Cessation and review of protection status


Country Report: Cessation and review of protection status Last updated: 30/11/20


Bulgarian Helsinki Committee Visit Website

According to Article 15(1) LAR, international protection may be ceased if the protection holder:

  1. Can no longer refuse to avail him or herself of the protection of his or her country of origin, as the circumstances that had given rise to fears of persecution have ceased to exist and the transformation in said circumstances is substantial enough and of a non-temporary nature;
  2. Voluntarily avails him or herself of the protection of his or her country of origin;
  3. Voluntarily re-acquires citizenship after having lost it, or acquires new citizenship in another country;
  4. Acquires Bulgarian citizenship;
  5. Voluntarily settles in the country where he or she was previously persecuted;
  6. Has been granted refugee status by the President; or
  7. Explicitly declares that he or she no longer wishes to enjoy the international protection granted in Bulgaria.

The interviewer makes the proposal for the cessation of the international protection in case relevant data has been gathered to indicate the legal grounds for it. Both procedures ought to be initiated by a decision of the SAR’s Chairperson. The protection holder is to be notified by a letter with recorded delivery that such a procedure has been initiated, the reasons thereof and the date and place for an interview in which he or she will have the opportunity to raise any objections against the cessation of the protection status. As of the date of notification, the SAR has 3 months to issue a decision. Such decision can also be taken in the absence of opinion or objections by the protection status holder if they have not been made on his own failure.  When the SAR has not established the grounds for cessation, the initiated procedure must be discontinued.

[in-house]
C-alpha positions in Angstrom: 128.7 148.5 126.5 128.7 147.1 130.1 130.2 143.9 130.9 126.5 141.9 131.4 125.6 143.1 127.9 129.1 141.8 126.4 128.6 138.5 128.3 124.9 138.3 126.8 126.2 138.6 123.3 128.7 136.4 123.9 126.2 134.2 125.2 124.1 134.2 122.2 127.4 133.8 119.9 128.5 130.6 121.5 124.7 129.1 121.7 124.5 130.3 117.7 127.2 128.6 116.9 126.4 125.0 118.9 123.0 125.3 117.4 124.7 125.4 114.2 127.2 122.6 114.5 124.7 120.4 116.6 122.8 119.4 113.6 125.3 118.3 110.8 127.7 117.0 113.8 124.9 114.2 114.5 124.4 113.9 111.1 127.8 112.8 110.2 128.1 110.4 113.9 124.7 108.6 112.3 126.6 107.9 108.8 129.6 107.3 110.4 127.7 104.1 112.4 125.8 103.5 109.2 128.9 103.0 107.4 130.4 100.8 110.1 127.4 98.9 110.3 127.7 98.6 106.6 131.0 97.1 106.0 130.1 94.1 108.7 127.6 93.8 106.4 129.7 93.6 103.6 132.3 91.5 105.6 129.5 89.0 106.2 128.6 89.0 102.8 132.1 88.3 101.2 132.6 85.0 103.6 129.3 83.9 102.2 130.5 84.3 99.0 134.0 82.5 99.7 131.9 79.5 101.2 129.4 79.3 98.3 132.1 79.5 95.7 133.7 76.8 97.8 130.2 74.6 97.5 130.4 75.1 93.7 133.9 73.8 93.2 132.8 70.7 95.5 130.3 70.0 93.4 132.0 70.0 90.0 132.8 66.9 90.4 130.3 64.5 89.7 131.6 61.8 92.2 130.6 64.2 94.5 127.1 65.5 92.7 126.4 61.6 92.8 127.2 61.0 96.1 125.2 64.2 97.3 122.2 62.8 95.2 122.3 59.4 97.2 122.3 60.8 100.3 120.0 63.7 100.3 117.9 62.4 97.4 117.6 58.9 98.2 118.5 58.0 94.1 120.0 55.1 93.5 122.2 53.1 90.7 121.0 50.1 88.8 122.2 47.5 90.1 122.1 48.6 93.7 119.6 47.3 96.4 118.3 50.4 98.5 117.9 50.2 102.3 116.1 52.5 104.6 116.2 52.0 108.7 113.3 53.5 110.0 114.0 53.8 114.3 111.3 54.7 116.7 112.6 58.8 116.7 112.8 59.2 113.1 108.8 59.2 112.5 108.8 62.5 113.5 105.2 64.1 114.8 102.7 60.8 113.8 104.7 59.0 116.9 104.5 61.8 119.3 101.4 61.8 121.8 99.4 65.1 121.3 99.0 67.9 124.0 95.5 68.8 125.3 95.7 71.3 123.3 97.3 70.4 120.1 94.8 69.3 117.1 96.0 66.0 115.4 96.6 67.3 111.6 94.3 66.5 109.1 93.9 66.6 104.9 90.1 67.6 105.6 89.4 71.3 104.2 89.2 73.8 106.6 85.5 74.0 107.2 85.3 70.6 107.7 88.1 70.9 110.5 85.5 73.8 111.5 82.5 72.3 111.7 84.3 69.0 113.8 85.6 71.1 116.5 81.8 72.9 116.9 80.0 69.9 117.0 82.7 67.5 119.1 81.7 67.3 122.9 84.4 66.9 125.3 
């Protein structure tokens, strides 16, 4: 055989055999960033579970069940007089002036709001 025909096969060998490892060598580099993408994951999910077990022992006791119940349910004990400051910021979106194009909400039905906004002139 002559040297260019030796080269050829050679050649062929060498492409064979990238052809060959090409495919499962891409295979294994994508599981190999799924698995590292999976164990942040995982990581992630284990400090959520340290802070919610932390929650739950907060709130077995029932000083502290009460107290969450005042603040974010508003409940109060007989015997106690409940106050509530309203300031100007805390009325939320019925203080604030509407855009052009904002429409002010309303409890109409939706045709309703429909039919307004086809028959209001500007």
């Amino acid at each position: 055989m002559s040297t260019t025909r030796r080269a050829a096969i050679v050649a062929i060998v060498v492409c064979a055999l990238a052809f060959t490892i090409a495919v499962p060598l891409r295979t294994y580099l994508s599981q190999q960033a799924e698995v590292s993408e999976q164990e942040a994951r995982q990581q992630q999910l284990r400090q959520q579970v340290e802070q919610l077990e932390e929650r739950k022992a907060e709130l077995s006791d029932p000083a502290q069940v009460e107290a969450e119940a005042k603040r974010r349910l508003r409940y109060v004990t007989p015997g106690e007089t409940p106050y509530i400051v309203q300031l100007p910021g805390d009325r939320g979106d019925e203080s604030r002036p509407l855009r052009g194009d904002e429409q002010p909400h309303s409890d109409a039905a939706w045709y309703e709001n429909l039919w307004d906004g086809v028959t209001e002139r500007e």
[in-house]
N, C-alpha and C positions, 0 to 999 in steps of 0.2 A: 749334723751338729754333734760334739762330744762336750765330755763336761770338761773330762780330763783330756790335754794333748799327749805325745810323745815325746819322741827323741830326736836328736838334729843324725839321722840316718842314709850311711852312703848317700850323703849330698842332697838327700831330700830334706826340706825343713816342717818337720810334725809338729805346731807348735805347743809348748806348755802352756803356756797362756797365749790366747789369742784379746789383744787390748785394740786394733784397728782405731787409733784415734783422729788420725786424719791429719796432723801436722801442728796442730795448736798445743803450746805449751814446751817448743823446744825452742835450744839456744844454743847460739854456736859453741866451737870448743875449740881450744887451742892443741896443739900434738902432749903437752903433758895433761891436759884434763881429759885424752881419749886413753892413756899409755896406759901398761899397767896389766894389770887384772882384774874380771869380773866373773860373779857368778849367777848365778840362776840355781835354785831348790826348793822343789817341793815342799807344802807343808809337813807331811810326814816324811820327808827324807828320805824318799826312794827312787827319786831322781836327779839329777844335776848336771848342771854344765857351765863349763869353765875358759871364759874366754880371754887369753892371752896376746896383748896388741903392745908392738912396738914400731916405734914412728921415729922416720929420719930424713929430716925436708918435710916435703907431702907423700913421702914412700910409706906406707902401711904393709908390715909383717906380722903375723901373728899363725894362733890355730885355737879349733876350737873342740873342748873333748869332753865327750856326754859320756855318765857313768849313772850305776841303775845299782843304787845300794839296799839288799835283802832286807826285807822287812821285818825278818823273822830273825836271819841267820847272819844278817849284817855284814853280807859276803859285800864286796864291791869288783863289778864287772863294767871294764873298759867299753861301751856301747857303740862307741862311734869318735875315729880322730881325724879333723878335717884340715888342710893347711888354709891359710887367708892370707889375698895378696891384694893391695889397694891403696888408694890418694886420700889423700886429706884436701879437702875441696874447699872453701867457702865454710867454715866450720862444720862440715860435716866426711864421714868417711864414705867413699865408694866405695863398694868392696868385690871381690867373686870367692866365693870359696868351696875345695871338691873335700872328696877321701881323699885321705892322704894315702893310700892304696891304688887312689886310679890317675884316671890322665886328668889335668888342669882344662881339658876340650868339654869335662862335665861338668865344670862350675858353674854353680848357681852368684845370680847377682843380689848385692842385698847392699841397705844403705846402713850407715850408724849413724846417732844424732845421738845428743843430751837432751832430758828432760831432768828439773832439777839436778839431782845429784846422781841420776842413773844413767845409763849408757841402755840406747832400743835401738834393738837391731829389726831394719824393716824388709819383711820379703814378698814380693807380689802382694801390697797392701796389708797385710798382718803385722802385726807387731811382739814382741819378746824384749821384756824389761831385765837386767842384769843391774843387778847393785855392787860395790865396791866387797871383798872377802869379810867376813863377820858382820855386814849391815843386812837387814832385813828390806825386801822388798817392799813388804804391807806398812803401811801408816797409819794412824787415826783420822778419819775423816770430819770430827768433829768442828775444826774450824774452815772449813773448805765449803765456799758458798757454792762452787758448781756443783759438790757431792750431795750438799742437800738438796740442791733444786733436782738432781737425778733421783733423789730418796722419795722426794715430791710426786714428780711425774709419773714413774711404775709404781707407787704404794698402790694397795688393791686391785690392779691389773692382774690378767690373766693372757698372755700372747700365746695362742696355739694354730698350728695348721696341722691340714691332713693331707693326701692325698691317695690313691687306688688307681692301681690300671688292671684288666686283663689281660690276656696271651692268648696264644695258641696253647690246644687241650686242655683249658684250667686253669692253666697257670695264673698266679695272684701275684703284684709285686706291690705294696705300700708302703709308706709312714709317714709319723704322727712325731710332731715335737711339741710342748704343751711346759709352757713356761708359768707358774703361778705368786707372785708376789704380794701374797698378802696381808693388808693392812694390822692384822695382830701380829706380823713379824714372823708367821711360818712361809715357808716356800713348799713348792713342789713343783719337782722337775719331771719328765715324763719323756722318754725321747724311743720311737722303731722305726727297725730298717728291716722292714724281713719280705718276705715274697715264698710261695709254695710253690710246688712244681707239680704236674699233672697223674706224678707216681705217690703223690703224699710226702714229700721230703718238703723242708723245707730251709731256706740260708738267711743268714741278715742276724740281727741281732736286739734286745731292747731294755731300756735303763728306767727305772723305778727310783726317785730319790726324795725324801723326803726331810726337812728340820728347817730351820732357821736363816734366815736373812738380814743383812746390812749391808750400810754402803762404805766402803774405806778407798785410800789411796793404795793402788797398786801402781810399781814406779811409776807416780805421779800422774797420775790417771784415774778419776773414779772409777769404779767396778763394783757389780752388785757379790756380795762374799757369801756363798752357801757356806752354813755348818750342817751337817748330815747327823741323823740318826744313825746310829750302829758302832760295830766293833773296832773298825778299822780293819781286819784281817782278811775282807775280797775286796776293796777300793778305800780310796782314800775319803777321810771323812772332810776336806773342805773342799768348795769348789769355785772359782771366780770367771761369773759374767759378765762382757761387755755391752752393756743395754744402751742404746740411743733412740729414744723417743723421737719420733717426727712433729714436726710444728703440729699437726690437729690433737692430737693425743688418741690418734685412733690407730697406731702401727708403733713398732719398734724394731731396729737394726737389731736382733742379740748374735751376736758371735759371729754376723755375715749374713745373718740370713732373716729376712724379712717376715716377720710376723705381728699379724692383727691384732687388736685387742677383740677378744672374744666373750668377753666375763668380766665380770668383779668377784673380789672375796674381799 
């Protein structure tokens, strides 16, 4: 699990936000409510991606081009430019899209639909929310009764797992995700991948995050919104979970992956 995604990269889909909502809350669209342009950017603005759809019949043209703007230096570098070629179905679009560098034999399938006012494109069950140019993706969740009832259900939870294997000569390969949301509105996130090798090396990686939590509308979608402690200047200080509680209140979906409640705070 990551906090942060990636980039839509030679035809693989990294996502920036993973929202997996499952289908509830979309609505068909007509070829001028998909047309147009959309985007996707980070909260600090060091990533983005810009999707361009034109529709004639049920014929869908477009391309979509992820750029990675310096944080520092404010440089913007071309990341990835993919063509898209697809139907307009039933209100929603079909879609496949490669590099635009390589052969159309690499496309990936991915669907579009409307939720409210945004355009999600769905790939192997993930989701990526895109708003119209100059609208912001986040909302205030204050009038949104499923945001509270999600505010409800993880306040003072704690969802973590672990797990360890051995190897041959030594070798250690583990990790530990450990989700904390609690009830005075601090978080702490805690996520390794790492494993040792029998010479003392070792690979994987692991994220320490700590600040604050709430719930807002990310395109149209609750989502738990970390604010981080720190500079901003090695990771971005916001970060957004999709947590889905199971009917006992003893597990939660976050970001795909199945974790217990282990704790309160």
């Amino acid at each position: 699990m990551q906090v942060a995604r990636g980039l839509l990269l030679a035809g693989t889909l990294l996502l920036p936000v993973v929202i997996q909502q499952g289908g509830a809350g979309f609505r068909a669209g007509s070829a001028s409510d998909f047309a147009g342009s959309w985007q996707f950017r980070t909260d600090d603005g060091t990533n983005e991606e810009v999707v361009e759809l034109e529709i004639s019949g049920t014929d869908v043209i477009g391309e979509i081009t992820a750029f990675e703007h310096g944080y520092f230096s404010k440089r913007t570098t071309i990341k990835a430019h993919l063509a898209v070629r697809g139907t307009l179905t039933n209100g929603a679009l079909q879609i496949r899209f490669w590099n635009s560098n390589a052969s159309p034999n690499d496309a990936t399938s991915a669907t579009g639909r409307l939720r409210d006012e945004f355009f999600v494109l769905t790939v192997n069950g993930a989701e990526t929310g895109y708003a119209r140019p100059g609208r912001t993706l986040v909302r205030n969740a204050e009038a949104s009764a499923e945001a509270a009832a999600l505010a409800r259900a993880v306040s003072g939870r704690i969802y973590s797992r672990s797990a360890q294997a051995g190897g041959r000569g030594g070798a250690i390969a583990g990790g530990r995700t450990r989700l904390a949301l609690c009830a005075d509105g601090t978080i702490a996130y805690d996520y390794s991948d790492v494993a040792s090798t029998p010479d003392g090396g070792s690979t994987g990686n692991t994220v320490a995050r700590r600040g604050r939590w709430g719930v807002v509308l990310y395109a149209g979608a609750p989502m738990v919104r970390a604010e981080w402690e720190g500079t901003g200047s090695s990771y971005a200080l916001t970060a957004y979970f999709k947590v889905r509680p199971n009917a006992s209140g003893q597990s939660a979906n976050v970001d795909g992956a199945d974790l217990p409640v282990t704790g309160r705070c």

The cessation can be appealed within 14 days after being notified to the individual before the respective Regional Administrative Court. The appeal can be heard at two court instances where the decision of the second instance, the Supreme Administrative Court, is final. Legal aid can be appointed by the court on a request of the appellant (see section Regular Procedure: Legal Assistance).

Although there is no systematic review of protection status in practice, cessation procedures are initiated by the SAR when the MOI provides information indicating that status holders have either returned to their country of origin, obtained residence or citizenship in a third country, or have not renewed their Bulgarian identification documents for a period exceeding 3 years. This broadened interpretation of the recast Qualification Directive introduces de facto an additional cessation ground in violation of national and EU legislation. The undue cessation of protection status affected 3,378 status holders in 2018 and 2019; i.e. 770 persons in 2018 and 2,608 persons in 2019 respectively. More precisely in 2019, the concerned individuals were from Syria (1,981 individuals), Iraq (177), stateless (267), Afghanistan (81), Iran (26), Somalia (34), Sudan (8), Turkey (6), Tunisia (3), Lebanon (3), Ethiopia (2), Eritrea (1), Egypt (2), Congo (2), Cuba (2), Mali (2), Jordan (2), Algeria (1), Bangladesh (1), Morocco (1), Rwanda (1), Russia (1), Ukraine (1) and Sri Lanka (1).[1]


[1]           Information provided by SAR, 15 January 2020.


Table of contents

  • Statistics
  • Overview of the legal framework
  • Overview of the of the main changes since the previous report update
  • Asylum Procedure
  • Reception Conditions
  • Detention of Asylum Seekers
  • Content of International Protection
  • ANNEX – Transposition of the CEAS in national legislation